Opposing Legislation to Weaken or Repeal Wild Rice Protection
How has the Minnesota Legislature tried to weaken or repeal the wild rice sulfate standard?
Although the Minnesota Pollution Control Agency (MPCA) adopted Minnesota’s wild rice standard limiting sulfate pollution in wild rice waters to 10 parts per million (mg/L) in 1973, MPCA’s enforcement of this standard was weak and sporadic for decades.
In 2010, the federal Environmental Protection Agency (EPA) told MPCA that the wild rice sulfate standard must be enforced under the federal Clean Water Act. This occurred as a result of EPA oversight of the proposed PolyMet copper-nickel mine and the U.S. Steel taconite mine expansion and due to the agency’s consultation with tribes.
Since, then, mining interests and their political supporters have repeatedly lobbied for Minnesota legislation to repeal or substantially weaken protection of wild rice. WaterLegacy has opposed this legislation to repeal or weaken the wild rice sulfate standard and has organized the public to protect the state’s natural stands of wild rice.
What’s the current status of wild rice sulfate standard legislation?
In 2018, the MPCA’s proposed wild rice rule was rejected by an Administrative Law Judge (ALJ) and the Chief ALJ. After this decision, the Minnesota Legislature twice tried to enact laws to repeal the wild rice sulfate standard. However, both bills were vetoed by Governor Mark Dayton. No wild rice sulfate standard bills were adopted by the Minnesota Legislature in either 2019 or 2020.
Minnesota’s 1973 wild rice sulfate standard remains in effect and must be enforced under the Clean Water Act. WaterLegacy has argued in the Minnesota courts that sulfate limits based on the wild rice sulfate standard must be imposed by permits and enforced by MPCA.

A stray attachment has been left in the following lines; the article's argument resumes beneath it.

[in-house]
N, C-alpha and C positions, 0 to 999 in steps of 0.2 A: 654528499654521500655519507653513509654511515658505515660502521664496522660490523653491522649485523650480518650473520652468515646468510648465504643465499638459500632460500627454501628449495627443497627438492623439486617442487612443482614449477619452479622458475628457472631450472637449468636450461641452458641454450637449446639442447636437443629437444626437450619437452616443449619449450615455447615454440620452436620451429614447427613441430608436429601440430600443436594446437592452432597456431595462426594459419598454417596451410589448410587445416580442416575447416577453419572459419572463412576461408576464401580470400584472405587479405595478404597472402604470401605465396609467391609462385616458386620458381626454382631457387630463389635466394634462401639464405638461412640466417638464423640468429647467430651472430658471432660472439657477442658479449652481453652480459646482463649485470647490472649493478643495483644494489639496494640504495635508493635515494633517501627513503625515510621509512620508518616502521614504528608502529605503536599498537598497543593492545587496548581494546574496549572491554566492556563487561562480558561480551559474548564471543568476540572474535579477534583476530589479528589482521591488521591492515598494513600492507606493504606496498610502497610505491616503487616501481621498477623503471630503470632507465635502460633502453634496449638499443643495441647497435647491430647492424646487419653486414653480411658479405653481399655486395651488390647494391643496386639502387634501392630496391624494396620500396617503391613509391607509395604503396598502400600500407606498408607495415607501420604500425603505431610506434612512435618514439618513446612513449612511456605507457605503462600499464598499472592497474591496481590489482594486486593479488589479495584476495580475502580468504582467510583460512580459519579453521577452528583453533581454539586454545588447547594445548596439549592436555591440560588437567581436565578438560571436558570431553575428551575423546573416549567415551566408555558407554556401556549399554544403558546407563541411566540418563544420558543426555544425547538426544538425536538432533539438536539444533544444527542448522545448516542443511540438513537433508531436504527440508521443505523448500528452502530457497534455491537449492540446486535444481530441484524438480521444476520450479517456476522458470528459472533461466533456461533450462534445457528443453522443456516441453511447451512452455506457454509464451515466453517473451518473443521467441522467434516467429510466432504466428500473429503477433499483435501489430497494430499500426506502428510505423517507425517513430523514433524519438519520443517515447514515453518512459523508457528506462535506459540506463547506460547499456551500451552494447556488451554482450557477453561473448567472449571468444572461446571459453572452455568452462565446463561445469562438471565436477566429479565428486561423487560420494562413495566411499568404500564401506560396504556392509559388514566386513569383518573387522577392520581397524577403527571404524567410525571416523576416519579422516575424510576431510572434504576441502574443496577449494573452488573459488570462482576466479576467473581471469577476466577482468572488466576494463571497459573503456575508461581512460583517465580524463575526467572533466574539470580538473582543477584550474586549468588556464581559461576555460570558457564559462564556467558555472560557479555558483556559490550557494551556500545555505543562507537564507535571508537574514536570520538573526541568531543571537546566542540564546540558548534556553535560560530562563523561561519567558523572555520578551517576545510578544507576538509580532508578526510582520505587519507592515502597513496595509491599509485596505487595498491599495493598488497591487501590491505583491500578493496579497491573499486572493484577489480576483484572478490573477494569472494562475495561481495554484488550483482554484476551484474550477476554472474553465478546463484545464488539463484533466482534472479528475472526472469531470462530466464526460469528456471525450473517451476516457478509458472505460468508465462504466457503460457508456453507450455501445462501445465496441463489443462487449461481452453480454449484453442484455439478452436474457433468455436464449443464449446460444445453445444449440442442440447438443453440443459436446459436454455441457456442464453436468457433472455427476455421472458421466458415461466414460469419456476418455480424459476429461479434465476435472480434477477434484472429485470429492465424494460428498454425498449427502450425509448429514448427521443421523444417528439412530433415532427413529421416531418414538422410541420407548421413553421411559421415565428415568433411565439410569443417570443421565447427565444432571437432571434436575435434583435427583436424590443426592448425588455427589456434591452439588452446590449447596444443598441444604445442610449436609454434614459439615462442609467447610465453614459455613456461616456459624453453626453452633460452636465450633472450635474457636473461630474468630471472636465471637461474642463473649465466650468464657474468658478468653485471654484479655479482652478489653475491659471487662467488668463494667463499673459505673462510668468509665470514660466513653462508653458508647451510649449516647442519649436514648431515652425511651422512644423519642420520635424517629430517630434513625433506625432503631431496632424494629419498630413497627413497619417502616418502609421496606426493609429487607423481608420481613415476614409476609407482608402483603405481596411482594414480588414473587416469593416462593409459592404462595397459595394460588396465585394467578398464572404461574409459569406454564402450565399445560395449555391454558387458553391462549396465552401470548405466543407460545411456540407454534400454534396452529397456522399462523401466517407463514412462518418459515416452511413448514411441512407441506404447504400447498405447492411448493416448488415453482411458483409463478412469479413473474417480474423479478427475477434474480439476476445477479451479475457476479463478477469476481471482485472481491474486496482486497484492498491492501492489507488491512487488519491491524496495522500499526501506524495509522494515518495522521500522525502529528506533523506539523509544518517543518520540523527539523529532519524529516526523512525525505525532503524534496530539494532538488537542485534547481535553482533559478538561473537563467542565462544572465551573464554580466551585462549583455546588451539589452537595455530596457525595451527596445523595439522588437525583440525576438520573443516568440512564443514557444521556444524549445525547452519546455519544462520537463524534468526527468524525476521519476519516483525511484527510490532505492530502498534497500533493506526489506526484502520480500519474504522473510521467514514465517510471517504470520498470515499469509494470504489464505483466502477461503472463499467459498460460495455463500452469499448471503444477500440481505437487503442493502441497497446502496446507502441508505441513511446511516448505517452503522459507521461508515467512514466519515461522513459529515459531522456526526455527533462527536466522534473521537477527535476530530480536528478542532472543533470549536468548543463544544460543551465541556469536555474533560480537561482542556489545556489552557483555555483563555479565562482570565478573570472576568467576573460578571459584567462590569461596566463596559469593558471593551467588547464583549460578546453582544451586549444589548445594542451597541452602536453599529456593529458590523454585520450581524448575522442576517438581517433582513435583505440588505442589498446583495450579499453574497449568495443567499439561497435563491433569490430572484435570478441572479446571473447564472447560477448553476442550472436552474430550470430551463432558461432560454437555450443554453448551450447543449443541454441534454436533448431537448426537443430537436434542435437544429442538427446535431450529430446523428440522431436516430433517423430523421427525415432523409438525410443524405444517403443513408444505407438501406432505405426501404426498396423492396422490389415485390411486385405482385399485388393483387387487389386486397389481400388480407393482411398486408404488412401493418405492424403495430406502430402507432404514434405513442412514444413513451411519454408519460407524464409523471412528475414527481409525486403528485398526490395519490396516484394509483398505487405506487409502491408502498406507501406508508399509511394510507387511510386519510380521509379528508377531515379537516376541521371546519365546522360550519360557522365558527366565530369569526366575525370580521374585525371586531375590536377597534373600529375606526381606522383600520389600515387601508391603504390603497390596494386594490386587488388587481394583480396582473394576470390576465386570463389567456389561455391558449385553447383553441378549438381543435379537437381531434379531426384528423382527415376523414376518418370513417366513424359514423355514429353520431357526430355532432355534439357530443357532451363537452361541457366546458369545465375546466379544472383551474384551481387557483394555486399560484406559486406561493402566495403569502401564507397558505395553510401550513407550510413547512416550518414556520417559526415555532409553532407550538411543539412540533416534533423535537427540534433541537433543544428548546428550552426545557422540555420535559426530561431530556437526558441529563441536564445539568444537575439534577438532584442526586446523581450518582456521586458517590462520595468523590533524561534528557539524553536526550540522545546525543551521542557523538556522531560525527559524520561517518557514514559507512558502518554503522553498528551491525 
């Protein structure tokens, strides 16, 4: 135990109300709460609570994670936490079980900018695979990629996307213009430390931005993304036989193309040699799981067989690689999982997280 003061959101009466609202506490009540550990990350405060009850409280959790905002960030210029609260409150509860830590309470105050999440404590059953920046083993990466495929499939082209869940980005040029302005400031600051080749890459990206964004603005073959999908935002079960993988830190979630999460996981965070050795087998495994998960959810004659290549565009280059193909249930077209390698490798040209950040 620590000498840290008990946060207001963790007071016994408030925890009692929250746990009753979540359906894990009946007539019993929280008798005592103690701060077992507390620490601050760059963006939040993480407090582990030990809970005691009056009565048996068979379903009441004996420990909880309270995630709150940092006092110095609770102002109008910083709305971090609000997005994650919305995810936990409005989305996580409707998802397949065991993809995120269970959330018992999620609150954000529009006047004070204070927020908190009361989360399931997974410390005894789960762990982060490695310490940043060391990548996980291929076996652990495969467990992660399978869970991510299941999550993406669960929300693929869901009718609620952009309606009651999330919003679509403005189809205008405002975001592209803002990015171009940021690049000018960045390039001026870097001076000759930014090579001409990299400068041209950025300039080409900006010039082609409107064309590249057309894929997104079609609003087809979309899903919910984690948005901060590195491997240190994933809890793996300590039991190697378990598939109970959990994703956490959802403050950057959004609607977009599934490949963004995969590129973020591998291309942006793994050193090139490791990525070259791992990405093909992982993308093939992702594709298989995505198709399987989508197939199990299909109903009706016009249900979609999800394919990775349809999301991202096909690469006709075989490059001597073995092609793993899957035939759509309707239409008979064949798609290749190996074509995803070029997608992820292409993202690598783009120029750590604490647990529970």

What’s the history of wild rice sulfate standard legislation?
The Minnesota Legislature then passed a law appropriating $1.5 million for new scientific research and a task force run by the MPCA, anticipating that the rule would be amended to repeal or weaken the wild rice sulfate standard. The law also specified that until the adoption of a rule, MPCA would not require dischargers to spend money to control sulfate pollution, unless spending was required under the Clean Water Act.
WaterLegacy Advocacy Director, Paula Maccabee, testified at the Minnesota Legislature during February 2015 in favor of preserving the wild rice sulfate.
• The first bill, HF 3280, made legislative “findings” regarding the burden on regulated parties of controlling sulfate pollution and provided that the MPCA “must not apply the water quality standard for sulfate for wild-rice waters nullified in this act.”
• The second bill, HF 3422, attempted to restart a wild rice sulfate rulemaking process, while indefinitely precluding the enforcement of Minnesota’s existing wild rice sulfate standard, requirements for sulfate pollution control, or the listing of wild rice impaired waters.
Our voices were heard!
Forum News Service quoted WaterLegacy explaining Governor Dayton’s veto:
Maccabee said the state should focus on developing affordable ways to treat sulfate rather than relaxing laws for polluters saying the state is “counting on Minnesota leaders to make a commitment to require and support modern technology to control sulfate pollution.”